There are other consequences, as grief is only one ill plaguing the small tourist center on Britain's South West shores. Sin of many varieties lurks in what seems an idyllic village, but as the WORLD review pointed out, in Broadchurch we see the aftermath, not the act, and this "focus on the fallout of sinful choices rather than sin itself makes it far more true-to-life than many 'gritty' dramas praised for their realism. After all, the pain of wickedness usually lasts exponentially longer than the pleasure, though TV producers tend to show the inverse."

This example of the loose standards of an increasingly secularized modern Britain may make some Christians uncomfortable, but along with its portrayal of the negative consequences of these actions, Broadchurch also shows us a glimpse of hope in the character of a young reverend, Paul Coates (Arthur Darvill, Doctor Who.) I won't say more, but this may very well be my favorite element of the story. This is a portrayal of a vicar as a human being, not a caricature, as he displays an earnest, biblical response to the murder's effects in his community. For we "do not grieve like the rest of mankind, who have no hope." (1. Thes. 4:13, NIV)

That's not to say Broadchurch is a theological treatise (read: boring) - it does adhere to a certain format, and the hunt for the killer is an integral part of the story. It's hard not to get caught up in the town's secrets (really, a few too many to be believable, but everyone must have a motive) as they are revealed. Still, the emphasis is not so much on the investigation but the effects of the murder throughout the town and the media circus which flocks to the kill. It is brutally realistic in its portrayal of the ravages that happen in our tabloid culture, as we clamor for each salacious detail, and are quick to paint a blacker picture than truly exists. As a character points out, "You wanted easy answers, and scapegoats, and bogeymen. The world's more grey." [Nonspecific spoilers below]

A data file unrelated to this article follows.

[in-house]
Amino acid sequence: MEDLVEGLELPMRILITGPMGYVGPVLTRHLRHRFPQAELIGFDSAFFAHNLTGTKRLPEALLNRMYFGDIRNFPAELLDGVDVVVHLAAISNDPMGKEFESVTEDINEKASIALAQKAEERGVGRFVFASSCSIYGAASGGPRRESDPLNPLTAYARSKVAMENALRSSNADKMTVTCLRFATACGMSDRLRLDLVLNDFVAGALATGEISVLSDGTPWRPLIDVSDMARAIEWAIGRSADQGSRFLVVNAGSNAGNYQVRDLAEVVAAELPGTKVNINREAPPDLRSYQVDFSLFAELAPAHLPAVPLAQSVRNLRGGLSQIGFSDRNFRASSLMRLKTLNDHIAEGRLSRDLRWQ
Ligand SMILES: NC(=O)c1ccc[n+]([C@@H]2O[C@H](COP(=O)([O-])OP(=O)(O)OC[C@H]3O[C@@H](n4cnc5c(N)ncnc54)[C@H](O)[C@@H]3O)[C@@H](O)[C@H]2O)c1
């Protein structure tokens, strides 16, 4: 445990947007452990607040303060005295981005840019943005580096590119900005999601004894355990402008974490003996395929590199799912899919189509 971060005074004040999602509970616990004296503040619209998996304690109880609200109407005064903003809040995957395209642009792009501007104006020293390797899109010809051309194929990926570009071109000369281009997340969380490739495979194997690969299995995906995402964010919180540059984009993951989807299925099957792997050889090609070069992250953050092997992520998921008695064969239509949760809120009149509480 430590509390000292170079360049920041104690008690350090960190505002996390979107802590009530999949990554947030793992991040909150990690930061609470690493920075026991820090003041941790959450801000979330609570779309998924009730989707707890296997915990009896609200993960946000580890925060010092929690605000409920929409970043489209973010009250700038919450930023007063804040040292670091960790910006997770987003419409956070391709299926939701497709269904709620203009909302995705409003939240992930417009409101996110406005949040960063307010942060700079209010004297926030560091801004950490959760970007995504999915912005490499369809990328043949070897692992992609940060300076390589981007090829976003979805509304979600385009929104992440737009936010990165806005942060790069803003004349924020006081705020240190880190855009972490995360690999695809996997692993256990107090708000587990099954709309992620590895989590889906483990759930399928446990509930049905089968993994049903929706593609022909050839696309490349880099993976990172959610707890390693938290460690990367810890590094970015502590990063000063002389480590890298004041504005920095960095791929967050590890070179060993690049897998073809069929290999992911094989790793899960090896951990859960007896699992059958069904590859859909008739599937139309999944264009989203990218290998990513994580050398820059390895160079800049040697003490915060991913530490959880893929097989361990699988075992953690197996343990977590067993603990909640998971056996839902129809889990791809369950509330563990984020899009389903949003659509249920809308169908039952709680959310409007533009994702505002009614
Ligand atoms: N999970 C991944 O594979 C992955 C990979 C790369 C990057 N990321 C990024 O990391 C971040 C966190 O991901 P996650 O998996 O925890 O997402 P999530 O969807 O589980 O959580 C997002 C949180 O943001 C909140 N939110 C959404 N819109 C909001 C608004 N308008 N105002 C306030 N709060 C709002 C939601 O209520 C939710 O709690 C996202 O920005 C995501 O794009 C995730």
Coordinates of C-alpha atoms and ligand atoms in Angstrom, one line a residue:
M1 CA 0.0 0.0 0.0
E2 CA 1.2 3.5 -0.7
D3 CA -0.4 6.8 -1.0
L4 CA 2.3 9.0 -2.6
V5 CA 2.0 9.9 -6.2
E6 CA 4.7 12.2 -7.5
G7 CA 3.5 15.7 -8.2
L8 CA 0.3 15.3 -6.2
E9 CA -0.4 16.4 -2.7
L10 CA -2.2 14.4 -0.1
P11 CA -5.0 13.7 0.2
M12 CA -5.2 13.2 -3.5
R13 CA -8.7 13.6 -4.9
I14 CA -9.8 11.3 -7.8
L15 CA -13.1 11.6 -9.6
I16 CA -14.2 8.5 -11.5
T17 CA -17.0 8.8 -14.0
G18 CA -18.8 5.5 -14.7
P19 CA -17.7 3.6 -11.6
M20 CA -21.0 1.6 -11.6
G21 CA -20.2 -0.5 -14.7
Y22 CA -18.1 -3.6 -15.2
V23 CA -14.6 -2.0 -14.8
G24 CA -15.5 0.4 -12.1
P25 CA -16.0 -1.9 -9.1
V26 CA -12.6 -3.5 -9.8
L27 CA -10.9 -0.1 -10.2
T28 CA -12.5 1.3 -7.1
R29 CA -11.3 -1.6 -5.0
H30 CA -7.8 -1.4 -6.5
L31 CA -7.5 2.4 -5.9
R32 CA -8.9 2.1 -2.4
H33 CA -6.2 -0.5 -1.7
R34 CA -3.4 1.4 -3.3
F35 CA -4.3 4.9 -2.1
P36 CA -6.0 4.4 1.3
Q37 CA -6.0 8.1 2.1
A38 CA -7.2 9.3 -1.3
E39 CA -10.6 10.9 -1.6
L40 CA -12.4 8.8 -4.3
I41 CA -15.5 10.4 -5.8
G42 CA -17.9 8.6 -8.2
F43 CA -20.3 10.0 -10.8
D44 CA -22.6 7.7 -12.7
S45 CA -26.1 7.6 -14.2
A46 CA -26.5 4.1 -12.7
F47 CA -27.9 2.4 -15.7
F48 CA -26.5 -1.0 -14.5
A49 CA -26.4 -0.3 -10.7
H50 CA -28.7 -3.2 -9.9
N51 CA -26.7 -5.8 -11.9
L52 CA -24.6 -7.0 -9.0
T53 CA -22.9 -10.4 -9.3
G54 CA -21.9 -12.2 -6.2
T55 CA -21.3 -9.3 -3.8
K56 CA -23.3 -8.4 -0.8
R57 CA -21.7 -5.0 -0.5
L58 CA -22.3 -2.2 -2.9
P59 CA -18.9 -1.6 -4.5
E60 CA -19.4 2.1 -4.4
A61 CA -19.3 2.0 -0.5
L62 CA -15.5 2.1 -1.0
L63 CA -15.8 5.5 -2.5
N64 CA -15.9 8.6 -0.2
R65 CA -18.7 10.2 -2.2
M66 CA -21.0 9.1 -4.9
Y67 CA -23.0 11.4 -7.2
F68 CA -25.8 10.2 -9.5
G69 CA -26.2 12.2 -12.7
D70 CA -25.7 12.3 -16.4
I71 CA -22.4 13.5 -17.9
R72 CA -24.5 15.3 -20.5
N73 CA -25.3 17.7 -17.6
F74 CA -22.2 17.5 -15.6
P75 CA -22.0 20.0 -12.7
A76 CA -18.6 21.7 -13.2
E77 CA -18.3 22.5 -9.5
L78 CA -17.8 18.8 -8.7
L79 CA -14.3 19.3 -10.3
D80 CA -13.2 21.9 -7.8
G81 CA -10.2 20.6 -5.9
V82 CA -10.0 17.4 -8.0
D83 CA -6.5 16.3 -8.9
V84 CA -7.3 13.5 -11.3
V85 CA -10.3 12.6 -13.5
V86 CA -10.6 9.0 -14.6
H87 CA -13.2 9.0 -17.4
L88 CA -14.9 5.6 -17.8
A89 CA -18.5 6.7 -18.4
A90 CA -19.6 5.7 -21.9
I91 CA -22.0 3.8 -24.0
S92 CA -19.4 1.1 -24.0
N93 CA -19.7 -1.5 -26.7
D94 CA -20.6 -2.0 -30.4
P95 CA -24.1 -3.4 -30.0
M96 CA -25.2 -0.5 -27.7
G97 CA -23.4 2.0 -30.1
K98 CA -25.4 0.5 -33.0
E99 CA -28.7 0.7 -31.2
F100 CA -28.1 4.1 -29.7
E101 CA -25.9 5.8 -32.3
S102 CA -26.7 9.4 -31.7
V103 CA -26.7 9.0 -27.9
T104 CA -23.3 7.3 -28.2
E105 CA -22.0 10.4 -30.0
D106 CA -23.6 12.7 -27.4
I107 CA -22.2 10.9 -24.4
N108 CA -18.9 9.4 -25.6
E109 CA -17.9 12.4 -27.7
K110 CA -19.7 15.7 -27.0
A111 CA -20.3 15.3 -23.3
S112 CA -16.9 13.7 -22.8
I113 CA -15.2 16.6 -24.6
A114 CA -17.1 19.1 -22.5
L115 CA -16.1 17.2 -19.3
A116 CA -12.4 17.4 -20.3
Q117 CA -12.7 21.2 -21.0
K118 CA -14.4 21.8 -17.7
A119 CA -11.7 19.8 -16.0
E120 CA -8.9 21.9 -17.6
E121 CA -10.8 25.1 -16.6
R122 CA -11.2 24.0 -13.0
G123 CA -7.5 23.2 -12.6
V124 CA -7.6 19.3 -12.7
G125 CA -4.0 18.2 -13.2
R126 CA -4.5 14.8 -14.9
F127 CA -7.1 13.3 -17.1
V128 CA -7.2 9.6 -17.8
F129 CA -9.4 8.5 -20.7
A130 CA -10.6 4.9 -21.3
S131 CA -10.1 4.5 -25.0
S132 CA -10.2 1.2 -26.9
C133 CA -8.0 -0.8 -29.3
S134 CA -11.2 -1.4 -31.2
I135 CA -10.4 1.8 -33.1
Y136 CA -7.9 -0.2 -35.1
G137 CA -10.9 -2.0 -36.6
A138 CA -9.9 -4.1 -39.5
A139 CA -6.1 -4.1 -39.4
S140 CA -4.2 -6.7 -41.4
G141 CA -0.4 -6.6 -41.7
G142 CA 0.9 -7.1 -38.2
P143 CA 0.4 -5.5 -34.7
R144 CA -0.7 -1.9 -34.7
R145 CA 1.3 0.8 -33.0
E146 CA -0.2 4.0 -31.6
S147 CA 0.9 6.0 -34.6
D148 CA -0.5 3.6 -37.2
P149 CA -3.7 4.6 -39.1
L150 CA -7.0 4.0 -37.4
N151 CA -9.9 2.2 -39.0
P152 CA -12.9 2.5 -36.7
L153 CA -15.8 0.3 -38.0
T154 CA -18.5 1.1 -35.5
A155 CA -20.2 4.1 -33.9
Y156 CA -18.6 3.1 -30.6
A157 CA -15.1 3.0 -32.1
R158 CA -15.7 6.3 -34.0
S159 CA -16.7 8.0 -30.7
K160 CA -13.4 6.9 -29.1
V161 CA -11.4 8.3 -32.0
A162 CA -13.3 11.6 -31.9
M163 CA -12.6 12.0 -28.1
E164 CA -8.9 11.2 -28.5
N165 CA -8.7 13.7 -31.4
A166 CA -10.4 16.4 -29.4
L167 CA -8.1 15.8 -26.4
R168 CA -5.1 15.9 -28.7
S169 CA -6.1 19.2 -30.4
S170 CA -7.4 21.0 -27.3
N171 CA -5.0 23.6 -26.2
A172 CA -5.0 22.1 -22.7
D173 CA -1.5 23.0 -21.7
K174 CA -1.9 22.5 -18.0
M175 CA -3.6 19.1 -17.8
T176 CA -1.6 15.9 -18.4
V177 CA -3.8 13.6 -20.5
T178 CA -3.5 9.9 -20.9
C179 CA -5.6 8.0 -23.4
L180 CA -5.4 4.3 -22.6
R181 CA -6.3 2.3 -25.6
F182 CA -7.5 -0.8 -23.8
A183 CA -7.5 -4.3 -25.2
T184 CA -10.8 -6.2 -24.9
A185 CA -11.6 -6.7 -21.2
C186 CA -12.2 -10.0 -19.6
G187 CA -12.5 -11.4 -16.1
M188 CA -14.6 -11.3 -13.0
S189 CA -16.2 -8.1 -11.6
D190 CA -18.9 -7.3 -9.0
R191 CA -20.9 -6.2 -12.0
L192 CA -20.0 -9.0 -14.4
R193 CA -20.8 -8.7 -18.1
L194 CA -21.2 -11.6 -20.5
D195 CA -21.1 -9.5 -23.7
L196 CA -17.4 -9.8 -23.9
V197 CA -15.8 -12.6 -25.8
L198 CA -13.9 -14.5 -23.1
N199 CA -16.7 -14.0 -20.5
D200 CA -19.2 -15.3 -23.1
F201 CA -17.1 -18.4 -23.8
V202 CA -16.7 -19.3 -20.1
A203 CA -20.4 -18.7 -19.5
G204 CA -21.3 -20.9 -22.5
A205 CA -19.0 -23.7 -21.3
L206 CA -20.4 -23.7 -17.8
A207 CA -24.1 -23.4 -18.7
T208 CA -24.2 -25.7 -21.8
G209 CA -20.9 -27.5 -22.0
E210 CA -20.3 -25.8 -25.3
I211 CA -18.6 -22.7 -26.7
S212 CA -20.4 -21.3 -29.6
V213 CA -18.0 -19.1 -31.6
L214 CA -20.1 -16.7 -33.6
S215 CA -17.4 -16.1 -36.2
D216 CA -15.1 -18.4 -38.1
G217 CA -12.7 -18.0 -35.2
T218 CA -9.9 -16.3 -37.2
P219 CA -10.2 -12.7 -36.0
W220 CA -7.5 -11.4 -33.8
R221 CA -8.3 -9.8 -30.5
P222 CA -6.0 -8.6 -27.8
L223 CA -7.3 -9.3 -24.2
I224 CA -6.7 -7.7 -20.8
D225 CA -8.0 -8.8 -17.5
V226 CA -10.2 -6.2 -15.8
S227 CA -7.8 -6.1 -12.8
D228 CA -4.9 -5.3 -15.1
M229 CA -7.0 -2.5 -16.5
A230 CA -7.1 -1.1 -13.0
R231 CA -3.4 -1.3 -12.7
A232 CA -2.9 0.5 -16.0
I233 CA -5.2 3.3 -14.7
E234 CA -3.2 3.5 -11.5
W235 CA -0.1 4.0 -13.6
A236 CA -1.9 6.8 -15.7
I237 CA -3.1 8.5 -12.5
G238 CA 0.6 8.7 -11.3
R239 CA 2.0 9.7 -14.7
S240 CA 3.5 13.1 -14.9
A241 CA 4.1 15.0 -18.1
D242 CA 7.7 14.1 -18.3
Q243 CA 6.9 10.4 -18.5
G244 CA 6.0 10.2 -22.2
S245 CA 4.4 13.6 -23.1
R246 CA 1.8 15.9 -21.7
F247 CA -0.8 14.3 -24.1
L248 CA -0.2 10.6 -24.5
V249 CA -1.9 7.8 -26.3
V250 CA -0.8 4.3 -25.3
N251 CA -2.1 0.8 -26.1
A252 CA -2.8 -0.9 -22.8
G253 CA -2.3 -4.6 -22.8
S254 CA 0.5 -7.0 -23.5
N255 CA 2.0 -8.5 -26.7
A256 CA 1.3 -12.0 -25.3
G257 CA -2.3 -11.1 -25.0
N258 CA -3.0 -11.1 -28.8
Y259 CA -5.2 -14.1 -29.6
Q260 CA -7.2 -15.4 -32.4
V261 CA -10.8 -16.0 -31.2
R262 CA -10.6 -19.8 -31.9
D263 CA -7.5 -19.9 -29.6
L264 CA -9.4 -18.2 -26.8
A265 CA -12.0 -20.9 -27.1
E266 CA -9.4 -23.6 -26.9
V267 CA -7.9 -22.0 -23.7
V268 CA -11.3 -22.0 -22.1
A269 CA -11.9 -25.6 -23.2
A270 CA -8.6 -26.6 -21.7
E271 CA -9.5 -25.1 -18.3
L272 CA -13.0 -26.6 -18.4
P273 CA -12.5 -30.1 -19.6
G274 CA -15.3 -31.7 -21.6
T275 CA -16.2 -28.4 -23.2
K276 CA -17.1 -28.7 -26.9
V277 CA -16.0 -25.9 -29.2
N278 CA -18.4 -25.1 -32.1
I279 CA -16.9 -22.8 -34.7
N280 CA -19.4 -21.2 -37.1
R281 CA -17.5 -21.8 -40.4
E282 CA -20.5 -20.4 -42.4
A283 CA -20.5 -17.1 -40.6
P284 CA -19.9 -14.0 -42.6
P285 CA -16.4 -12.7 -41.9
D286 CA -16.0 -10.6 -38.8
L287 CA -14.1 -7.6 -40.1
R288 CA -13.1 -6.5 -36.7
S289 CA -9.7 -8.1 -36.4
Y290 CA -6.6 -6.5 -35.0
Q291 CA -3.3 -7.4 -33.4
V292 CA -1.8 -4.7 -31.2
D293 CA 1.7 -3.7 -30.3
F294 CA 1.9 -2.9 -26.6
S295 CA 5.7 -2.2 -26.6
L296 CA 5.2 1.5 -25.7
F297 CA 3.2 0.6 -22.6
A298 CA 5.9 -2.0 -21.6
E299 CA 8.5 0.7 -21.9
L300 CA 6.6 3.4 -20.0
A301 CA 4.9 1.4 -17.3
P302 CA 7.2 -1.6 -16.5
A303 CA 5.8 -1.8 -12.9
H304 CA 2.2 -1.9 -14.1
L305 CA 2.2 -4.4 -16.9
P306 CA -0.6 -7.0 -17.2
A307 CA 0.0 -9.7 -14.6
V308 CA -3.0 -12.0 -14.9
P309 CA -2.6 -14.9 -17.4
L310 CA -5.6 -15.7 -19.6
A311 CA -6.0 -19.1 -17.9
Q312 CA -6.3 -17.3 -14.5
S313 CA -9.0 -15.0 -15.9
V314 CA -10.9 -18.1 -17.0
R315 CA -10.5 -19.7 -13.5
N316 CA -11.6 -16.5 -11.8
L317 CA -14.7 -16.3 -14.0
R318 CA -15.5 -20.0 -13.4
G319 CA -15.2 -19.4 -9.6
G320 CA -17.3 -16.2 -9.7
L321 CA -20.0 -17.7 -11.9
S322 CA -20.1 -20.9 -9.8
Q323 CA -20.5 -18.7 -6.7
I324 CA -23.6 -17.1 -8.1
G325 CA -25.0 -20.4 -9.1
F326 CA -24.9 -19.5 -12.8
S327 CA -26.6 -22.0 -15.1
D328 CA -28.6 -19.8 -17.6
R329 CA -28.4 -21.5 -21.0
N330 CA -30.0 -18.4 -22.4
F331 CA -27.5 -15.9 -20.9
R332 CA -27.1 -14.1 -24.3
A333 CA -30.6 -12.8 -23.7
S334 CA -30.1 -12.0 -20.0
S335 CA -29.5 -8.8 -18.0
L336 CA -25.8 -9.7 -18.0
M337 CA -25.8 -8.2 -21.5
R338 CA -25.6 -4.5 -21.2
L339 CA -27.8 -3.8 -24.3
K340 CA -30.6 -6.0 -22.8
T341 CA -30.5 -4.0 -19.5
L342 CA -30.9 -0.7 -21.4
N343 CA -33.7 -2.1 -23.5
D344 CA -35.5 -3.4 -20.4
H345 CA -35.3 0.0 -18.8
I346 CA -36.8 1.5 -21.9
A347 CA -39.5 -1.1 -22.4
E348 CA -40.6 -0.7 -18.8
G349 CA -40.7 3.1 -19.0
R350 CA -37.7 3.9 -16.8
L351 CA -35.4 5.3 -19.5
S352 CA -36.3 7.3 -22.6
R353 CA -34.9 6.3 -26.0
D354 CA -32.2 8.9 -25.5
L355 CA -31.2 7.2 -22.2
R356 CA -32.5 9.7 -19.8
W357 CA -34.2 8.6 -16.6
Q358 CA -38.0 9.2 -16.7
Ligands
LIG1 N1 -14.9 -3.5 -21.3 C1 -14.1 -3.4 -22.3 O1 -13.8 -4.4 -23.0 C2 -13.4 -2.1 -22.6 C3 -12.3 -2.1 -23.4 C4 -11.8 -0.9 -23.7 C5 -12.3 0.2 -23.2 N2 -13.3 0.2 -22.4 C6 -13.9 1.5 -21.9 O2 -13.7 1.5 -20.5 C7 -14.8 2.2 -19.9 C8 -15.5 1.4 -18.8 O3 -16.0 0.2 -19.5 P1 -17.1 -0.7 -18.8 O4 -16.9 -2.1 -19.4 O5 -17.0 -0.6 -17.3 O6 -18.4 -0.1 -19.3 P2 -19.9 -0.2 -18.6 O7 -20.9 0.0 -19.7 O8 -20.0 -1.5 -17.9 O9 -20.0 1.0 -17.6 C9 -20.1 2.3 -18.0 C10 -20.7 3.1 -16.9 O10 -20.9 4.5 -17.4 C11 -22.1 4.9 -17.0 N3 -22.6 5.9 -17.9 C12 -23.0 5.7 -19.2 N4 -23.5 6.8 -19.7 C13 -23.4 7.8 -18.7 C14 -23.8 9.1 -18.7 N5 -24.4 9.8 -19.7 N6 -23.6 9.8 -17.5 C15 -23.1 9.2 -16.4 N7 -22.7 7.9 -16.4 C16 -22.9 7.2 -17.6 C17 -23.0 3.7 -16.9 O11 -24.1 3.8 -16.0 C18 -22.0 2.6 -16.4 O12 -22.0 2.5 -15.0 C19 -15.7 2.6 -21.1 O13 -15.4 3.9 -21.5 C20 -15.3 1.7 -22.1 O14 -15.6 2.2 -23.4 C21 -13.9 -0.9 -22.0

When the ending finally did come, I found myself just as guilty as the journalists (for more of my thoughts on that see here) - I had wanted the killer to be, frankly, someone that I hadn't come to know, someone safe and easy to hate, a stranger or a Moriarty. I wanted a good thrilling shoot-em-up finale. I wanted the illusive bonds of intimacy to be real, and for human beings to really be worthy of trust. But it isn't much of a spoiler that Broadchurch, quite rightly, refuses to settle for "easy answers." Ephesians 2:8-9 remains true, and sometimes we need to be brought face to face with death and the truths it unveils to realize that. 

"For by grace you have been saved through faith. And this is not your own doing; it is the gift of God, not a result of works, so that no one may boast." (ESV)

Through dark and light I fight to be
So close
Shadows and lies mask you from me
So close
Bath my skin, the darkness within
So close
The war of our lives no one can win

The missing piece I yearn to find

So close
Please clear the anguish from my mind
So close
But when truth of you comes clear
So close
I wish my life had never come here
So close
Through dark and light I fight to be
So close
Shadows and lies mask you from me
~Olafur Arnalds, "So Close"

The episodes sometimes vary in quality, and the story could probably have been abridged, but overall this show is phenomenal. The music is haunting, it's beautifully shot, it has a glorious ensemble cast and an atmospheric setting.

So, I have to give...

5/5 stars.

Hannah Long